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In this day and age, blended families are becoming just as much–if not more–normal than traditional ones. Unfortunately, things can get much more financially complicated in such situations. Whether you’ve had multiple marriages, are in a common-law relationship and/or have children from previous and current relationships, the following is some basic financial advice you should consider:

1. Make sure your property is protected

When you own property jointly with a significant other, in most cases the title passes automatically to the survivor and avoids probate fees when the other co-owner dies.

Problems can arise, however, if you have children or other dependents from a previous relationship and wish for them to share in the value of your property. If this sounds like your situation, I wouldn’t recommend holding title to the property jointly with the right of survivorship. Instead, meet with a financial and/or legal expert that can recommend ways to hold title to your property in a way that benefits your children while also fulfilling your wishes.

2. Don’t automatically follow the rules of a standard will

If children are involved, think twice before designating your partner as the direct beneficiary of all your assets.

For traditional families, it’s common for spouses to designate each other as direct beneficiaries of all assets in a standard will. But for blended families, this move can be a major disadvantage to the children involved. In the latter situation, when one partner dies, everything is passed to the survivor, possibly disinheriting the children of the deceased partner.

If the surviving partner remarries, then the new partner would like become entitled to the estate (or a large potion of it), potentially cutting the children of both the deceased partner and the survivor out of the financial equation.

Alternative strategies to a standard will could include splitting up the estate at the time of death of the first parent, or using a spousal trust to protect the assets for both families. Talk with a financial and/or legal professional about what specific terms of your will would be appropriate for both families.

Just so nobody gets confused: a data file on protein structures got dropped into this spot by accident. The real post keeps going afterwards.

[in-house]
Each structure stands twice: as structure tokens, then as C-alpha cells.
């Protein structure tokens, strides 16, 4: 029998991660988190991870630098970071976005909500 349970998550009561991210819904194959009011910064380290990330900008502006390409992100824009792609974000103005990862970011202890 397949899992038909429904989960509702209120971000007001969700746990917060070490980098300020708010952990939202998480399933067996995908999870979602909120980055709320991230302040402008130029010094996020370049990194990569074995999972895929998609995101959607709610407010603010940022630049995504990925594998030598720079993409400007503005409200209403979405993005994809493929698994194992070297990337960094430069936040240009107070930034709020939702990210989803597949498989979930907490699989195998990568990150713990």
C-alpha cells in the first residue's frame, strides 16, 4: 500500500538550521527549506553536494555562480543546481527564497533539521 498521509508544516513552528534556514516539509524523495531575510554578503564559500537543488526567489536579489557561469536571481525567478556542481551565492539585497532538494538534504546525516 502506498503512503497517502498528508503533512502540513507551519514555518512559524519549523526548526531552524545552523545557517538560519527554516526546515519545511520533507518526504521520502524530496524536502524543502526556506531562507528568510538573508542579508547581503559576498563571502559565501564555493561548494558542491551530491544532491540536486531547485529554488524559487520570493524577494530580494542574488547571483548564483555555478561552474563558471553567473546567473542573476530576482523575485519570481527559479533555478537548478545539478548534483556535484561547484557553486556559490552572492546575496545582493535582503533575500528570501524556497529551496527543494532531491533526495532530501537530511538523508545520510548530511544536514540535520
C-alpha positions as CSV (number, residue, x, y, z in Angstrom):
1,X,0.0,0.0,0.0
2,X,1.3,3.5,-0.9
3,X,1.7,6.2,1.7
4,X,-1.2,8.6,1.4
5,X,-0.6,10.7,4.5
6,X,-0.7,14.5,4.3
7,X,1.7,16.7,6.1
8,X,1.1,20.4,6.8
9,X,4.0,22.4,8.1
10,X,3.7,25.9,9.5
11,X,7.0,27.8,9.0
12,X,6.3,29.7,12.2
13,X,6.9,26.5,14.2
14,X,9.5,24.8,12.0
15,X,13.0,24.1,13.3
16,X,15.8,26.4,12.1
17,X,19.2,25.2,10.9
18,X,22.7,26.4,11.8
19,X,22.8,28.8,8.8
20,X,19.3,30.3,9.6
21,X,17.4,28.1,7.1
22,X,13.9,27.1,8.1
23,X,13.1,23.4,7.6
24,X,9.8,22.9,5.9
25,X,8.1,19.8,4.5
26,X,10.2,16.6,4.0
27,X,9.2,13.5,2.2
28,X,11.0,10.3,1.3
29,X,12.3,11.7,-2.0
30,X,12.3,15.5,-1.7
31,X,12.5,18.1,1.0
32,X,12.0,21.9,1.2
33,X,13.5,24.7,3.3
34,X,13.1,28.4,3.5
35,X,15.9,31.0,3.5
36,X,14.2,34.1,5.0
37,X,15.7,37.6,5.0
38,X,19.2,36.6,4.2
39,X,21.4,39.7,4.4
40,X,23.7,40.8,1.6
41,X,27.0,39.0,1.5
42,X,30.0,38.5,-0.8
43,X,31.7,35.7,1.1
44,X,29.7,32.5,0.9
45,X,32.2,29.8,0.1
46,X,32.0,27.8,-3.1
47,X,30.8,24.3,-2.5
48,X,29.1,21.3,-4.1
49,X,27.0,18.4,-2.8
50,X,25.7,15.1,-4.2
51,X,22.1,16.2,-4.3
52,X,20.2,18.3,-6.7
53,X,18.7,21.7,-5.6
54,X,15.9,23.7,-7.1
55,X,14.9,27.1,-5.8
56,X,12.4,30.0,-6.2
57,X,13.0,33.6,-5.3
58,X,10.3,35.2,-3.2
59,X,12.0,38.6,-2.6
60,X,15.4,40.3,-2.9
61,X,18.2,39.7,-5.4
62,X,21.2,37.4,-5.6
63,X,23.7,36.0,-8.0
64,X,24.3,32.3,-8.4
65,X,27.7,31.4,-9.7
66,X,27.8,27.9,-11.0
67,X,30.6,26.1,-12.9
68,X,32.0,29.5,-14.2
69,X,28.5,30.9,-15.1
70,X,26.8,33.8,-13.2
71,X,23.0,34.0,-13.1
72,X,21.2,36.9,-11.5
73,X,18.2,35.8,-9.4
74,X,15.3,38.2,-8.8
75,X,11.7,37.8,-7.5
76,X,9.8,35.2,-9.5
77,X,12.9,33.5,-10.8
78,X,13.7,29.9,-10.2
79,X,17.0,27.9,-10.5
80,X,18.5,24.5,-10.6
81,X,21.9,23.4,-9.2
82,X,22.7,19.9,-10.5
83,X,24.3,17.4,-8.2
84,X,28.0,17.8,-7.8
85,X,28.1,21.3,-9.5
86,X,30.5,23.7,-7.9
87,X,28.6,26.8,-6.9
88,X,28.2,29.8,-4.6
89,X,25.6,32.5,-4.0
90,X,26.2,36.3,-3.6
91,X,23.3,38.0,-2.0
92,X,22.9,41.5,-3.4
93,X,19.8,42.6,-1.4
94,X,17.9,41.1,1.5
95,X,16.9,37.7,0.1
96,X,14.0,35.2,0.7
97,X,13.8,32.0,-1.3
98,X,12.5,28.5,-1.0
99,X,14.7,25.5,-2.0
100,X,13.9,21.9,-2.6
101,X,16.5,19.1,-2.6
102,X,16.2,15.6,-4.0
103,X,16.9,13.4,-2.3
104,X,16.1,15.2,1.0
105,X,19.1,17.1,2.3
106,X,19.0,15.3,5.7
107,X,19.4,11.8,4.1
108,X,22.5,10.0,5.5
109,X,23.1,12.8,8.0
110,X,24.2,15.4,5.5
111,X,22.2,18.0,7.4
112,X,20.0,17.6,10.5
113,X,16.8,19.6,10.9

3. Develop a plan with your partner that meets both of your wishes and goals.

It’s important to be on the same page with your partner when developing an estate plan for your blended family. Sit down together with a financial professional to determine how you’ll treat all your children equally in the long term, as well as how you’ll handle your kids’ current money situation. One thing to consider is setting up educational savings plans for each child that can be accessed when needed with little to no tax penalties.

The bottom line: While blending families together can be a huge blessing, it can also make things complicated from a financial standpoint. That’s why it’s important to make decisions regarding your estate plan sooner rather than later to ensure your loved ones are protected.

Author Ron L. Brown, CFP®

Ron is a CERTIFIED FINANCIAL PLANNER™ and President of R.L. Brown Wealth Management. He specializes in retirement, estate, and business planning for professionals and entrepreneurs. Ron assists his clients with creating a financial plan to ensure they are able to live their ideal lifestyle during retirement and leave a strong legacy for their family. Ron has been featured in The Wall Street Journal, US News, Yahoo Finance, Investopedia, and numerous other high profile financial publications.

More posts by Ron L. Brown, CFP®
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